Adapters are lightweight alternatives to fully fine-tuned pre-trained models. Currently, adapters are implemented as small feedforward neural networks that are inserted between layers of a pre-trained model. They provide a parameter-efficient, computationally efficient, and modular approach to transfer learning. The following image shows added adapter.

Source: Adapterhub

During training, all the weights of the pre-trained model are frozen such that only the adapter weights are updated, resulting in modular knowledge representations. They can be easily extracted, interchanged, independently distributed, and dynamically plugged into a language model. These properties highlight the potential of adapters in advancing the NLP field astronomically.

Significance of Adapters in NLP Transfer Learning

The following are some important points regarding the significance of adapters in NLP transfer learning:

  1. Efficient Use of Pretrained Models: Pretrained language models such as BERT, GPT-2, and RoBERTa have been proven effective in various NLP tasks. However, fine-tuning the entire model can be computationally expensive and time-consuming. Adapters allow for more efficient use of these pretrained models by enabling the insertion of task-specific functionality without modifying the original architecture.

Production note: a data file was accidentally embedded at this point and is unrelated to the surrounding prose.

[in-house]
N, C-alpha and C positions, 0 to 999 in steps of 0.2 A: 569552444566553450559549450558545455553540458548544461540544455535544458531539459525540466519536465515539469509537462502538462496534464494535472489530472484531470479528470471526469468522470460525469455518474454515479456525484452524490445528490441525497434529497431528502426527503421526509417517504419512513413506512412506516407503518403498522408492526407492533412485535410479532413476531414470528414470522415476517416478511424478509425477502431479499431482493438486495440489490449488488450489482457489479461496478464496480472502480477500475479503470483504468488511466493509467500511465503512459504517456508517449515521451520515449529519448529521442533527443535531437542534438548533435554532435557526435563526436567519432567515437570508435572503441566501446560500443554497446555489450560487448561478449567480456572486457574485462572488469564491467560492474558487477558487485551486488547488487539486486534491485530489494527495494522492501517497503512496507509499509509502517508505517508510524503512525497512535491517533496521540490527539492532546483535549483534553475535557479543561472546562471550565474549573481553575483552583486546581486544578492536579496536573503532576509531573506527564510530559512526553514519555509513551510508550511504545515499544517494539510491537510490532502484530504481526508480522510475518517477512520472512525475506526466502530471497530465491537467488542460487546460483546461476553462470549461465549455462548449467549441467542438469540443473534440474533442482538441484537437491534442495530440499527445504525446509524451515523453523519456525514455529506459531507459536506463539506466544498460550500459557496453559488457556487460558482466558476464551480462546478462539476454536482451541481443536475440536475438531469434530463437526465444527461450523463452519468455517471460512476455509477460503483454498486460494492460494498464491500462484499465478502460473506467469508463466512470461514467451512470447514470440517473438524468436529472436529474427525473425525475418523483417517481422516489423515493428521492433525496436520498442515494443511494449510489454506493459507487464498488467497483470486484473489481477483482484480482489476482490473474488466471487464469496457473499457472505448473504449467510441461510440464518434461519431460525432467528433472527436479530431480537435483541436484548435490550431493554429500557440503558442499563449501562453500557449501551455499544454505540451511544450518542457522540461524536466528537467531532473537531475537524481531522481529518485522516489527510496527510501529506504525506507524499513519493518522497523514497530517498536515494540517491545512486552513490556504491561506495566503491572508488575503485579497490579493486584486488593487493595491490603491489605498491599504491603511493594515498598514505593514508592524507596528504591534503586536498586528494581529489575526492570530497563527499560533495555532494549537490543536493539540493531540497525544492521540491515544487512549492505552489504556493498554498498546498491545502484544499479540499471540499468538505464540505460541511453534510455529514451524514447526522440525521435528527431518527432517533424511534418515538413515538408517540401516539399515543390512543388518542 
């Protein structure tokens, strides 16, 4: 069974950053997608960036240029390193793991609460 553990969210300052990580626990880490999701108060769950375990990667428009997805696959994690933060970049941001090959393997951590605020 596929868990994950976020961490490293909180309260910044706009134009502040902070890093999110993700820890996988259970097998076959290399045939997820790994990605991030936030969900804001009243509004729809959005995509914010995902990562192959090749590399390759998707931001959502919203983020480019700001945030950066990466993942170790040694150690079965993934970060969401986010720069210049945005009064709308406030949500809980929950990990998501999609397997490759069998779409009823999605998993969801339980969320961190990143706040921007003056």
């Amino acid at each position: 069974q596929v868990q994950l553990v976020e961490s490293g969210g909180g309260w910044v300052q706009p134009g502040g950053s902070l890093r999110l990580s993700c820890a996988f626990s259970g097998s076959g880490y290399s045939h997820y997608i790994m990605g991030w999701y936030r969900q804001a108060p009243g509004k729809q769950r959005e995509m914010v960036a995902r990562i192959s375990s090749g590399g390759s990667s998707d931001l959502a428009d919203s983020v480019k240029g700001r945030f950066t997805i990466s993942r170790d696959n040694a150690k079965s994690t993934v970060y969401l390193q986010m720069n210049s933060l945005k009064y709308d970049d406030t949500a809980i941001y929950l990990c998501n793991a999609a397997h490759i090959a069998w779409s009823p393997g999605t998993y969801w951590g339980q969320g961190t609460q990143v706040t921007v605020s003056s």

2. Improved Adaptability: Adapters allow for greater flexibility in adapting pretrained models to new tasks. Rather than fine-tuning the entire model, adapters enable selective modification of specific layers, improving model adaptation to new tasks and leading to better performance.
  3. Cost-Effective: Adapters can be trained with fewer data than required for training a full model, reducing the cost of training and improving the model’s scalability.
  4. Reduced Memory Requirements: Since adapters require fewer parameters than a full model, they can be easily added to a pre-existing model without requiring significant additional memory.
  5. Transfer Learning Across Languages: Adapters can also enable knowledge transfer across languages, allowing models to be trained on a source language and then adapted to a target language with minimal additional training. And hence they can also prove to be very effective in low-resource settings.

Overview of the RoBERTa Model

Roberta is a large pre-trained language model developed by Facebook AI and released in 2019. It shares the same architecture as the BERT model. It is a revised version of BERT with minor adjustments to the key hyperparameters and embeddings.